For the past decade, Betaworks has been building innovative tech products that have since become instrumental in our work (Bitly, TweetDeck) and play (“Dots,” Giphy).

“This office space acted like an unofficial community space, and what we want to do now is open it up to be a much more official community space,” said James Cooper, head of creative.

The way Betaworks is going about that is Studios, a space that launches Monday in its Meatpacking District headquarters that will be a communal hub for member entrepreneurs, creatives and other “builders” to develop projects, connections and inspiration.

Betaworks Studios comes at a time when humans interact with tech more than other humans, even as they’re sitting next to one in an office, and the agile workforce is ever growing.


“It’s become really acute, the need to come together and have a place to come together as a community and as an industry,” said Studios President and COO Daphne Kwon. “It can’t be all digital all the time.”

Betaworks Studios: Connecting a community of creatives

The 10,000-square-foot Studios space is broken into three sections: The S Bar, The Forum and The Library.

The S Bar — which Cooper said stands for “service bar, Studios bar and startup bar” — is located near floor-to-ceiling windows that look out onto buzzing Little West 12th Street. It will be manned by a concierge to help members navigate their Studios time, whether it’s to grab coffee, book a conference room or even introduce them to that designer or other builder they've been looking for to get a project off the ground.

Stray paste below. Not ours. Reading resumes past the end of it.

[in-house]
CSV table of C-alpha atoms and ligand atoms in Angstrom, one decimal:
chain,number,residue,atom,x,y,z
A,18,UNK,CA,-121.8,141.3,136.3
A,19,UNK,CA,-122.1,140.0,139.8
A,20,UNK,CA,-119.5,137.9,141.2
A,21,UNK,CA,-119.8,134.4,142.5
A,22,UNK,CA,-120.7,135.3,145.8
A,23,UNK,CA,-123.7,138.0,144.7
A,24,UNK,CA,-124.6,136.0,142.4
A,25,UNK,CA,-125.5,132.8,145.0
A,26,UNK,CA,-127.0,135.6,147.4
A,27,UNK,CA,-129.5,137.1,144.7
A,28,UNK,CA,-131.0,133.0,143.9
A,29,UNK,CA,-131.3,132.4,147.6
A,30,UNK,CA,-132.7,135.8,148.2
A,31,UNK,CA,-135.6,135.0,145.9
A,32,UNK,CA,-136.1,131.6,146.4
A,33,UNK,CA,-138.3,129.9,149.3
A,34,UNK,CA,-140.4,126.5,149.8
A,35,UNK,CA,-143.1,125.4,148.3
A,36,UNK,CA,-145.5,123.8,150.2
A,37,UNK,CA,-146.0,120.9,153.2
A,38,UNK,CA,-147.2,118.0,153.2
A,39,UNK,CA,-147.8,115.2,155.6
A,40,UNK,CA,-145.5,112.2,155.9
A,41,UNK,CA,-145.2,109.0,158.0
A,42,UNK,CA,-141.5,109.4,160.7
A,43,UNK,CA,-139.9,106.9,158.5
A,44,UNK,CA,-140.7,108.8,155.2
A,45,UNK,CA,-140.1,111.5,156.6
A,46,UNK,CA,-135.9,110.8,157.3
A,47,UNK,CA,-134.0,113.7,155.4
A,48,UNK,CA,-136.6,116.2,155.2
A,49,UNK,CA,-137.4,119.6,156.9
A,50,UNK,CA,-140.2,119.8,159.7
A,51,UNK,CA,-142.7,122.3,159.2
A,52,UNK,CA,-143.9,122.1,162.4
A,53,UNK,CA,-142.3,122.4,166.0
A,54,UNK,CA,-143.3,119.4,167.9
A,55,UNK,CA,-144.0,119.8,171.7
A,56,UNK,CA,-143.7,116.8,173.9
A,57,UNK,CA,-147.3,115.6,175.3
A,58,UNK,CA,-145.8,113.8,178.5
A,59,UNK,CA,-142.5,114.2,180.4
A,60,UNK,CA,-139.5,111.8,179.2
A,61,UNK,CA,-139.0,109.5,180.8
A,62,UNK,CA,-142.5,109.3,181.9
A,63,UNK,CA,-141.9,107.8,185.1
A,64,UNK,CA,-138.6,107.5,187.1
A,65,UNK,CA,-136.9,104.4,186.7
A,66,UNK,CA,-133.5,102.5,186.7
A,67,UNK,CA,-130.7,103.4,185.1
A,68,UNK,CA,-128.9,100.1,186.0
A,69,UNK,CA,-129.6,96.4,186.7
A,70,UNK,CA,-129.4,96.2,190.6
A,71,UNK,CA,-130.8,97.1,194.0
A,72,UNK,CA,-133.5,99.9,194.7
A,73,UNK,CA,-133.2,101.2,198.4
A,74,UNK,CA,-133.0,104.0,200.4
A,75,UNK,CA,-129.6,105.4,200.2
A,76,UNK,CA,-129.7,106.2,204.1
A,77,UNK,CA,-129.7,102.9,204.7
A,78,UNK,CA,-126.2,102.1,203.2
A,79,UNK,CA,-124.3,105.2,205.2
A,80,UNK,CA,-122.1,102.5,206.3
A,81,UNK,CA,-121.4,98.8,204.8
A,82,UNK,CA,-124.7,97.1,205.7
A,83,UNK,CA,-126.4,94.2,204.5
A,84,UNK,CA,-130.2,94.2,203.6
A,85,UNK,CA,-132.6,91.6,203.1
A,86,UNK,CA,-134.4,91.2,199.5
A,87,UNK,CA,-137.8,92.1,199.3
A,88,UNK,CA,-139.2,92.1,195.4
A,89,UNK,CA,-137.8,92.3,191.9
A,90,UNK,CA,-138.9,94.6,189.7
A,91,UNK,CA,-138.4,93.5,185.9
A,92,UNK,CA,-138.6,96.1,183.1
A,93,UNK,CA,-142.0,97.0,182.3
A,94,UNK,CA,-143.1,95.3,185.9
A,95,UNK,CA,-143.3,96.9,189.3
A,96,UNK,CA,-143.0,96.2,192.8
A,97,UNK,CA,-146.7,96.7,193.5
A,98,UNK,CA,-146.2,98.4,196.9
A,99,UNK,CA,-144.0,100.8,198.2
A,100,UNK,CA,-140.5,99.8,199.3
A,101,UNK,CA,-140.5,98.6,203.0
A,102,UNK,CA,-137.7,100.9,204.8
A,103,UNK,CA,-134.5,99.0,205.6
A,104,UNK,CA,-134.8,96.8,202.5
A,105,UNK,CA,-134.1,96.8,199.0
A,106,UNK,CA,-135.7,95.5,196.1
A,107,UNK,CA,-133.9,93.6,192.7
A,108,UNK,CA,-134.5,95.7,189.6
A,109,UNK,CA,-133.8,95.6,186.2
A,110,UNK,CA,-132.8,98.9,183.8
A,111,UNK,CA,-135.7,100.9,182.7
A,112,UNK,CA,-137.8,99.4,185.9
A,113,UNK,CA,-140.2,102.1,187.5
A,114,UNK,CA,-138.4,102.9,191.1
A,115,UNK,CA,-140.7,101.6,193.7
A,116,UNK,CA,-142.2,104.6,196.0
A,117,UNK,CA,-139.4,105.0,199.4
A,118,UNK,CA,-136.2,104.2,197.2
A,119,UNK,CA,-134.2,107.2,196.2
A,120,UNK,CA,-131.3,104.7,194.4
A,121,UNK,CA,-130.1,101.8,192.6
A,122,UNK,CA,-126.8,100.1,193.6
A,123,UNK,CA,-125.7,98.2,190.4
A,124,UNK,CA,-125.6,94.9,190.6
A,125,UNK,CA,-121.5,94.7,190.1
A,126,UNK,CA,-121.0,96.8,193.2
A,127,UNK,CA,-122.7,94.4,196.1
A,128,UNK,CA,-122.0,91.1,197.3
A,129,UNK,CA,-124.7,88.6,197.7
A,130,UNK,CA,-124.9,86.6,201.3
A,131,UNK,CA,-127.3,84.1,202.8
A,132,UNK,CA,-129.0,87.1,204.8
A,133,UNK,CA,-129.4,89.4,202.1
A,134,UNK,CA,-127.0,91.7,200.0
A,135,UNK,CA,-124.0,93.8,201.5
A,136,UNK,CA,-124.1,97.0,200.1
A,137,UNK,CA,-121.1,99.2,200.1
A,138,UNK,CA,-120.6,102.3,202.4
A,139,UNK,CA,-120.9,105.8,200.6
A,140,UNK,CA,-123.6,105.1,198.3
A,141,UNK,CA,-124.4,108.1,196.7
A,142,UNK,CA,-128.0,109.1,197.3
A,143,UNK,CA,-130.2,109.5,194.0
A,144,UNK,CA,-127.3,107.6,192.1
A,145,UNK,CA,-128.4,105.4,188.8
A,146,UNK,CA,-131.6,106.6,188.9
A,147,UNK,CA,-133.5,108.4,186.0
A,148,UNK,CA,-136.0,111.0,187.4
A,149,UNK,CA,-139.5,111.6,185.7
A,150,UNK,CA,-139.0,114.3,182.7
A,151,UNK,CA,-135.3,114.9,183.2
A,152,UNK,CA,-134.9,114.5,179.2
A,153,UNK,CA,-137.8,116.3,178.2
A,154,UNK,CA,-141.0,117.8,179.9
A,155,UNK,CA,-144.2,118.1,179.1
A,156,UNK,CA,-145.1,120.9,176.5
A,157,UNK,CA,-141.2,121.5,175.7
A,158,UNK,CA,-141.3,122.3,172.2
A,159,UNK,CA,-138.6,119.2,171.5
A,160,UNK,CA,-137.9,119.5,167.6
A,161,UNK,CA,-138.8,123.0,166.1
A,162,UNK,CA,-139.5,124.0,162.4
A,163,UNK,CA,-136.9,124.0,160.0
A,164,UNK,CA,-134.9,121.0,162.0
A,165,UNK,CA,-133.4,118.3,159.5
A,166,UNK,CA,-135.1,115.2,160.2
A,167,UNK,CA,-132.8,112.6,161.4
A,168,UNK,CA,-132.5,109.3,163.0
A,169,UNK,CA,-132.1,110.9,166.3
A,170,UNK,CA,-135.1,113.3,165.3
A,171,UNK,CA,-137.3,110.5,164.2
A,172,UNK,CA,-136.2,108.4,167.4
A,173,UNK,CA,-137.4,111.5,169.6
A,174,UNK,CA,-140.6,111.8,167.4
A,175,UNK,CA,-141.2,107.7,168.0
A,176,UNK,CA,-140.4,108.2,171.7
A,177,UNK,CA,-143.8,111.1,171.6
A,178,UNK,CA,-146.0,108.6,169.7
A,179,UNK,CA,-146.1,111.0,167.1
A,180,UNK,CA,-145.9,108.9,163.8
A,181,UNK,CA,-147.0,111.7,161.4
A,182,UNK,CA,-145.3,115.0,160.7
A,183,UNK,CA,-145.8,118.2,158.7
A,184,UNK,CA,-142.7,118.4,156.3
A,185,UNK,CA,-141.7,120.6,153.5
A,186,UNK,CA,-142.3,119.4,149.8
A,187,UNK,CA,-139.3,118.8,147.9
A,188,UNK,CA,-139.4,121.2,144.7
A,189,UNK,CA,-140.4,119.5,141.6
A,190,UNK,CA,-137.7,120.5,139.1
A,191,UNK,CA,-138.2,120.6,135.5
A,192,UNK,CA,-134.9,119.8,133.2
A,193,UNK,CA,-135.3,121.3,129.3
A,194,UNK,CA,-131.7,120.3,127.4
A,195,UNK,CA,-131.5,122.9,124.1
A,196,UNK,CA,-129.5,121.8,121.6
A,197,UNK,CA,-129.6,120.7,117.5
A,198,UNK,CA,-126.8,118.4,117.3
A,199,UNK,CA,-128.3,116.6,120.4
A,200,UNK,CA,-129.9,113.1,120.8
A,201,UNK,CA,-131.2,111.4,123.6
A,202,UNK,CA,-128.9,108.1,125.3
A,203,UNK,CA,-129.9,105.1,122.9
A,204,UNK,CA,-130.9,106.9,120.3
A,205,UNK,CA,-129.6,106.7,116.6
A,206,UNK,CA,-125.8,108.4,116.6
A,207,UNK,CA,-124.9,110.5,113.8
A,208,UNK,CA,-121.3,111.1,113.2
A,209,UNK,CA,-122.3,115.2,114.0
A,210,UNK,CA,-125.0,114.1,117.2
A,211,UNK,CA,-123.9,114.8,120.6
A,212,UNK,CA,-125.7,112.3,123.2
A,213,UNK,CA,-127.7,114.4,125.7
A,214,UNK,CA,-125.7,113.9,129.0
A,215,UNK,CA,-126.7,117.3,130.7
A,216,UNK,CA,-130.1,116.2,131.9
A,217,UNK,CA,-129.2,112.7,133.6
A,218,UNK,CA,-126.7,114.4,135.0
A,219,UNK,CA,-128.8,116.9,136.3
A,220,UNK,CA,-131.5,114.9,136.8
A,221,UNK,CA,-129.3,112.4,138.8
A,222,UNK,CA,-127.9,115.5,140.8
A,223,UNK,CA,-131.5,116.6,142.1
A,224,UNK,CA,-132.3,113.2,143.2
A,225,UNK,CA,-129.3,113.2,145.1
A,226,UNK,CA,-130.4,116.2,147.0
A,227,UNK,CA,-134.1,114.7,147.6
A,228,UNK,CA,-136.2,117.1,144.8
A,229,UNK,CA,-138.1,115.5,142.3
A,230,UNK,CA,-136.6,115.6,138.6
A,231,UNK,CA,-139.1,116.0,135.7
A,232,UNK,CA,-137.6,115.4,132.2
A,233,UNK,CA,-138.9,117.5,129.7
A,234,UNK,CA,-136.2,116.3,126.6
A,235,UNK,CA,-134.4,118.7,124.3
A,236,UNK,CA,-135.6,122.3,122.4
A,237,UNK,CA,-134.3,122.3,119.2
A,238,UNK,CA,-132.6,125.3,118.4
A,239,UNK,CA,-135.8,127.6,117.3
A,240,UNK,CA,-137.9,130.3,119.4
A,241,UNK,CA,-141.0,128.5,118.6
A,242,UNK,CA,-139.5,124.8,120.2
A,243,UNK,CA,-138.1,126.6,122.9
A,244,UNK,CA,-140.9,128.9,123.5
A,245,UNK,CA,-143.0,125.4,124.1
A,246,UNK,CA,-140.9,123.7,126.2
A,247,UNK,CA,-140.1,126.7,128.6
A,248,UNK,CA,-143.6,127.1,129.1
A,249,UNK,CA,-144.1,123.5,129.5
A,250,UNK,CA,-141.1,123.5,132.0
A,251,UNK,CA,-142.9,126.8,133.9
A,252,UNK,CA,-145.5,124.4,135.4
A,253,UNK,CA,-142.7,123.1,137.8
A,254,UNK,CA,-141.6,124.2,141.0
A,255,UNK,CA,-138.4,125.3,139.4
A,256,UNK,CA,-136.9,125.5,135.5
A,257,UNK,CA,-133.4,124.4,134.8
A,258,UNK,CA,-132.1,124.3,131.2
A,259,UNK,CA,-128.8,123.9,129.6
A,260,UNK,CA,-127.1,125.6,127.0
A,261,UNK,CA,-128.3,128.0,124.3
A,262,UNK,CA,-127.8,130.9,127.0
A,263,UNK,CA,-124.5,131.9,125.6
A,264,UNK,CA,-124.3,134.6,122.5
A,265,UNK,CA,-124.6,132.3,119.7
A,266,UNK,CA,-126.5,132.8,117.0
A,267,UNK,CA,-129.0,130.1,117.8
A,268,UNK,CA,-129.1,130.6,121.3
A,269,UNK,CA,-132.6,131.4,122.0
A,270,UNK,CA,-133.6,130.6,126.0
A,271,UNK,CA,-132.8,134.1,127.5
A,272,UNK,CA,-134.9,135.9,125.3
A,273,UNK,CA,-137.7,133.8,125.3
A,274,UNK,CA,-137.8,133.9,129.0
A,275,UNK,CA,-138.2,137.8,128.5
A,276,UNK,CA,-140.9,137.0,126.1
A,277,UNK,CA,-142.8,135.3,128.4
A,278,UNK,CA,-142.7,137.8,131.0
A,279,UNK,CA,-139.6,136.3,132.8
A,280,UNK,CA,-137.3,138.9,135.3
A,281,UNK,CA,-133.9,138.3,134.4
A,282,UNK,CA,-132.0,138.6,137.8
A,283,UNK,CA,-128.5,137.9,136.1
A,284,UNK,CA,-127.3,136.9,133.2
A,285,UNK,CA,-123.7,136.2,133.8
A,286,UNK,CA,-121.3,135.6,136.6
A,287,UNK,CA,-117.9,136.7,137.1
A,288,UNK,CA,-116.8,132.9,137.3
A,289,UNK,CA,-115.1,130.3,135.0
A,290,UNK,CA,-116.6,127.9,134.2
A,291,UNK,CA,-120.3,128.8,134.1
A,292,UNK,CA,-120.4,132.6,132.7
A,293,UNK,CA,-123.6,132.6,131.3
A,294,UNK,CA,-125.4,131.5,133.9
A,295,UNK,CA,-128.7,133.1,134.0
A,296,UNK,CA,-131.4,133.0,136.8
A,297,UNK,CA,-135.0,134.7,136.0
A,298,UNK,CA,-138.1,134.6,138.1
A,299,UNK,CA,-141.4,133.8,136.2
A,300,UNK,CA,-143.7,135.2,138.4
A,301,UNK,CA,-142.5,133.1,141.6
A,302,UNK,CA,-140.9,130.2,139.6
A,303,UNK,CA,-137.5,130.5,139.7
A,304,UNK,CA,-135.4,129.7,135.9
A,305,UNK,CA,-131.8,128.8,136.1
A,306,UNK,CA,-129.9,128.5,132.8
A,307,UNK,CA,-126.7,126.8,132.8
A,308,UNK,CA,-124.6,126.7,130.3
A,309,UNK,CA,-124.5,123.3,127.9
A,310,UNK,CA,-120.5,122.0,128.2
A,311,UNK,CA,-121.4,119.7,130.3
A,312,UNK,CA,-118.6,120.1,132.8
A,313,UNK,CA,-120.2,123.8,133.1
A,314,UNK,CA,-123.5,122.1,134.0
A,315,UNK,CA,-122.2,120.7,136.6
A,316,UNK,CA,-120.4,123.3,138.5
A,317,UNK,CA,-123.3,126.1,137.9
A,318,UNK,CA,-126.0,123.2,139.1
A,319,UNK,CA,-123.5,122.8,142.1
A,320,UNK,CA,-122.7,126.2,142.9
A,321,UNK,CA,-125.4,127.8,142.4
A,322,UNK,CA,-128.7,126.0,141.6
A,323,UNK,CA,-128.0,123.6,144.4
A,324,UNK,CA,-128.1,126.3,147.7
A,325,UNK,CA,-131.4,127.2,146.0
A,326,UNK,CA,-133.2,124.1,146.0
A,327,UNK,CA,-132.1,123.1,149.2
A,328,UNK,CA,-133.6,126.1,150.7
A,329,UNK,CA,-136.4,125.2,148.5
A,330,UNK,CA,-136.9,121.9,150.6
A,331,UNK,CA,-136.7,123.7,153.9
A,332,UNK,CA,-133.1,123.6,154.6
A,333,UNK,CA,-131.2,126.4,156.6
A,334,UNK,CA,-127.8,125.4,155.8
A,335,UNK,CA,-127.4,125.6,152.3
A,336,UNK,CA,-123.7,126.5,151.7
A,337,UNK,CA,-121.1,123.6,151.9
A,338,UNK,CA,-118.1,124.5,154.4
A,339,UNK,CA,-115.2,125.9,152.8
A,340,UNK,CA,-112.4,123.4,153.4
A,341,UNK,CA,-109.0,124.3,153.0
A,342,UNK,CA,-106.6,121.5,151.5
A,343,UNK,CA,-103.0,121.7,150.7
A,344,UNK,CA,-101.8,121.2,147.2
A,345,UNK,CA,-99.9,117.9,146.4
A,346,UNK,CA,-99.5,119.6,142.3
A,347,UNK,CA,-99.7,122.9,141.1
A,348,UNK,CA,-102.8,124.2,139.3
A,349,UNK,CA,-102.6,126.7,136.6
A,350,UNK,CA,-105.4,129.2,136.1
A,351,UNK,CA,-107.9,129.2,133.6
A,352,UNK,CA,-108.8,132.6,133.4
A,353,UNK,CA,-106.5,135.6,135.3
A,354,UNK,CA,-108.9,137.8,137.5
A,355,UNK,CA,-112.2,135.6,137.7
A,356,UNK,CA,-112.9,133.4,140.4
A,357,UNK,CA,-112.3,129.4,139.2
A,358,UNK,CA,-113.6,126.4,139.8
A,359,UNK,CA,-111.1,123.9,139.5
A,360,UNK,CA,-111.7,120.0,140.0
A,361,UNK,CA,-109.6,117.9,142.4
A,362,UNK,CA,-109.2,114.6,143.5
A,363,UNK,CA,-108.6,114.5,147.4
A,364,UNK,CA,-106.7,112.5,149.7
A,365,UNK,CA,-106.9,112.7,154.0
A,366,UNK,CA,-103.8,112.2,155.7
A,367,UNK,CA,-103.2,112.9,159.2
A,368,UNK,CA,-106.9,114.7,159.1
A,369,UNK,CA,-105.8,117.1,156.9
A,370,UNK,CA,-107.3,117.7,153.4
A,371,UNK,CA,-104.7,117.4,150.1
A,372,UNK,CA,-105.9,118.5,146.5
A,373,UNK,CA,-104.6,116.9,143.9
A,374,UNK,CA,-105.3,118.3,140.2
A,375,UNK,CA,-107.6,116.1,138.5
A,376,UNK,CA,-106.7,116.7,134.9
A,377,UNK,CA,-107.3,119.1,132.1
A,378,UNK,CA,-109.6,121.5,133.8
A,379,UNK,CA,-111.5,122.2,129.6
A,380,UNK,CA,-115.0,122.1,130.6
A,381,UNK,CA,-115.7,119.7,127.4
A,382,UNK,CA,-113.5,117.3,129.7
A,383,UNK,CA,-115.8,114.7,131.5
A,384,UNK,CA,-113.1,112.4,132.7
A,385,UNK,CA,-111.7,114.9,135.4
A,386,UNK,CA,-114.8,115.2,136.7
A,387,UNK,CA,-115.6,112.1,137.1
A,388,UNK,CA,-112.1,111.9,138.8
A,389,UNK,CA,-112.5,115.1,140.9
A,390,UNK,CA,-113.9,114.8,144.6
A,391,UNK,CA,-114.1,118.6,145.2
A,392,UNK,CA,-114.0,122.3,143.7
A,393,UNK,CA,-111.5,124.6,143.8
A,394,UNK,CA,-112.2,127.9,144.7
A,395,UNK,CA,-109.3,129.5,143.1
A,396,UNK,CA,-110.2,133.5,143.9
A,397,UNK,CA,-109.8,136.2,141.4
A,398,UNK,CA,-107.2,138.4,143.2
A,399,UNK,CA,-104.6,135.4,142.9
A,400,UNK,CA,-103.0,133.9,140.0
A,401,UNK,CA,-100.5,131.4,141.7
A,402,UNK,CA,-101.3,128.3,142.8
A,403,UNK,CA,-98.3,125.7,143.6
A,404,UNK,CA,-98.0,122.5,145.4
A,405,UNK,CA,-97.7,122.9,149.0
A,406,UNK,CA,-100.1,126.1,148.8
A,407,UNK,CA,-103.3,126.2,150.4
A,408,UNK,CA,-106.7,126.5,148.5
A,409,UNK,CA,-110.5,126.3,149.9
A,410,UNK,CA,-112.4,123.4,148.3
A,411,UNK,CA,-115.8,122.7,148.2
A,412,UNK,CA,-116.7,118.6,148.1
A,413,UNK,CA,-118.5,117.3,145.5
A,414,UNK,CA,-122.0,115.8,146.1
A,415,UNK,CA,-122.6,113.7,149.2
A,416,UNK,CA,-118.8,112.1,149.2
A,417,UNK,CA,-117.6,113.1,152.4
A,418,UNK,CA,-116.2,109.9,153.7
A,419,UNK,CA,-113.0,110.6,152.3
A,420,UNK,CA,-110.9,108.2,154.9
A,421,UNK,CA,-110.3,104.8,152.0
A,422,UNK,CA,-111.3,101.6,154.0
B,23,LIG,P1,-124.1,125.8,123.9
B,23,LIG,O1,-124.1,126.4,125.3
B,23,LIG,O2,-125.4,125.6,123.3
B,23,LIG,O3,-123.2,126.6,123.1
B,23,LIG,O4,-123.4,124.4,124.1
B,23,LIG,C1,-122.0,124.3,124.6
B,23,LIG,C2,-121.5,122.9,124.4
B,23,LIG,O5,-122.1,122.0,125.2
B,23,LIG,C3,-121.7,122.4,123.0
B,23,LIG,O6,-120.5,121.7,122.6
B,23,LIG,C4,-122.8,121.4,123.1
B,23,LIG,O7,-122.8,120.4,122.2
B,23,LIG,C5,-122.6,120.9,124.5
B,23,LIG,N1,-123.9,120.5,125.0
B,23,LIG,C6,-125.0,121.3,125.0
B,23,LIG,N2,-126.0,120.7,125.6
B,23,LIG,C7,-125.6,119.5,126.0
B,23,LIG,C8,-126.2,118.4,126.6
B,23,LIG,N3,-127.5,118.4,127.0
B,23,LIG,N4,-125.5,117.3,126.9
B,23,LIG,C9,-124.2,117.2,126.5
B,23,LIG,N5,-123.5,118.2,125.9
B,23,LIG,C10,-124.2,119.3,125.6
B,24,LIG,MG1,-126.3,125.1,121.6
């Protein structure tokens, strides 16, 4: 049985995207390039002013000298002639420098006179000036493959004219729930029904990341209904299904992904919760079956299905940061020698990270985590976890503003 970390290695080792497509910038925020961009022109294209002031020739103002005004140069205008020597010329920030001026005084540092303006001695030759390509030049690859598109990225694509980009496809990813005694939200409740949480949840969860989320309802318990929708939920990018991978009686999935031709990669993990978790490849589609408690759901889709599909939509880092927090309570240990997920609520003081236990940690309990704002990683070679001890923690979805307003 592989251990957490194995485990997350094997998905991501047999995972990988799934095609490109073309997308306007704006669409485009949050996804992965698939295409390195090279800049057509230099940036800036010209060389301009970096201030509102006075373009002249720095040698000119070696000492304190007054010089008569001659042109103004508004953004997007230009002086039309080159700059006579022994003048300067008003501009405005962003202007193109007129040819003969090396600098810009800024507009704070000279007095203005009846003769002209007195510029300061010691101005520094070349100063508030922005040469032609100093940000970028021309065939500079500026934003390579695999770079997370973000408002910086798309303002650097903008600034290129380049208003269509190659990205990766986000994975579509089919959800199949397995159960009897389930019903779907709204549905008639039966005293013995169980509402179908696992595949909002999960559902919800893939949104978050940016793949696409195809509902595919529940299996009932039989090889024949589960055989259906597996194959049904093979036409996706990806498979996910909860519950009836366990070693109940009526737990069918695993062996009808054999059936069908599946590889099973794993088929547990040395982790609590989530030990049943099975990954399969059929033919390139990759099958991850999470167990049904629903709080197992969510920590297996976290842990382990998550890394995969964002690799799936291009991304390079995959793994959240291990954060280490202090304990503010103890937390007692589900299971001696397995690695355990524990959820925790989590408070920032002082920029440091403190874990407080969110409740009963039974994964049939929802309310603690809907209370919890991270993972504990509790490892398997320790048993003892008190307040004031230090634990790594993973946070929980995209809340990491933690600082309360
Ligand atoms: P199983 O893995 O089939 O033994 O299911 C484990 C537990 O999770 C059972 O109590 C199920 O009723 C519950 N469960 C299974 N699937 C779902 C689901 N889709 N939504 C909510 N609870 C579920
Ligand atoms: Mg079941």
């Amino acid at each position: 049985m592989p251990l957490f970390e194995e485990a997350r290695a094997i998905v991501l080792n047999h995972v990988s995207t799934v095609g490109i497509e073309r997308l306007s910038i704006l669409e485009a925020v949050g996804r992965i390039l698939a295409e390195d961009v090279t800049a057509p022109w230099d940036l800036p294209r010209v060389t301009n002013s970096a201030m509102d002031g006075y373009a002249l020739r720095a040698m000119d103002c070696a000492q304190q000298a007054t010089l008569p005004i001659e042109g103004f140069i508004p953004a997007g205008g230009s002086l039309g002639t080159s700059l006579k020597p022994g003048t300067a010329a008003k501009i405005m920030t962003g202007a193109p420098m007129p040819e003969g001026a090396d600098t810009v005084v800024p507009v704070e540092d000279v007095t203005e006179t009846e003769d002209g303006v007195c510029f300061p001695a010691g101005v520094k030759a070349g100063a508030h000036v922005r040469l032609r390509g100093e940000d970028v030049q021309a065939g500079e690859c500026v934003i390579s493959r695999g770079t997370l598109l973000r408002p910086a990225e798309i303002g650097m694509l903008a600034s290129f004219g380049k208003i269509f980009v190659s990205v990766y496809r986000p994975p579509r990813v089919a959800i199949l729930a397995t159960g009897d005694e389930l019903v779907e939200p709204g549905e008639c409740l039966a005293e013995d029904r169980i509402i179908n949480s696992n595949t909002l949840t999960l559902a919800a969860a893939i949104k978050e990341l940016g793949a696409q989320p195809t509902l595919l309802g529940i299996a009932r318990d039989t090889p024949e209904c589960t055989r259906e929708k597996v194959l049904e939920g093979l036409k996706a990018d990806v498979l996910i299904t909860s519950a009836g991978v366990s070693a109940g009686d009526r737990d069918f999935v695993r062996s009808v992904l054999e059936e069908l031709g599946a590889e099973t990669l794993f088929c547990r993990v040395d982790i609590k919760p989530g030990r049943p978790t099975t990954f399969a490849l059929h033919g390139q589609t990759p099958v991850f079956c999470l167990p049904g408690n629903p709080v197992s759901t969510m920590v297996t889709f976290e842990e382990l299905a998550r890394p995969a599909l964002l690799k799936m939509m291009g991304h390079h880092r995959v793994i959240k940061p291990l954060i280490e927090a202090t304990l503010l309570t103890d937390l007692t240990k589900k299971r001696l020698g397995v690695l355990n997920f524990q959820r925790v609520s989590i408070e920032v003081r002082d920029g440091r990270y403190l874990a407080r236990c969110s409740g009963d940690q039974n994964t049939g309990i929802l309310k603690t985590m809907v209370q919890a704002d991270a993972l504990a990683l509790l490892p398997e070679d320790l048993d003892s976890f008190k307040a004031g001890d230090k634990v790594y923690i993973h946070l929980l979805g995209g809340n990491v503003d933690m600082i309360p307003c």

The centrally located Forum will feature circular and moveable furniture to accommodate groups of any size, and “the idea is this is your club, your community space. Move the furniture,” Cooper said.

The glass-walled Library will offer a large table and a space to work, but Studios is not a coworking space, Cooper clarified.

“Some coworking spaces feel narrow, almost like cubicles, but where do you go to actually talk to people? This can be the water cooler place,” he said.

Studios also offers 10 booths tucked into curved walls with soundproofing materials that offer the privacy of a conference room without being cut off from the creative action. There are also four small phonebooth sized rooms and two private conference rooms, all named after past and current builders. A space called the White Cube features whiteboard walls for brainstorming sessions.

With their $2,400-a-year Studios membership, which can be paid monthly, builders will be able to attend workshops, talks, dinners and more.

“Of our all our goals, we’re attempting to hit member happiness, to make them feel like they’re getting something they wouldn’t get on their own,” said Ben Scheim, Studios vice president of programming. “Hopefully they come away with something meaningful for them, whether that’s practical skills or person-to-person networking connections or business opportunities.”

While the Meatpacking District location of Betaworks Studios will be the flagship, a global rollout is currently in the works.

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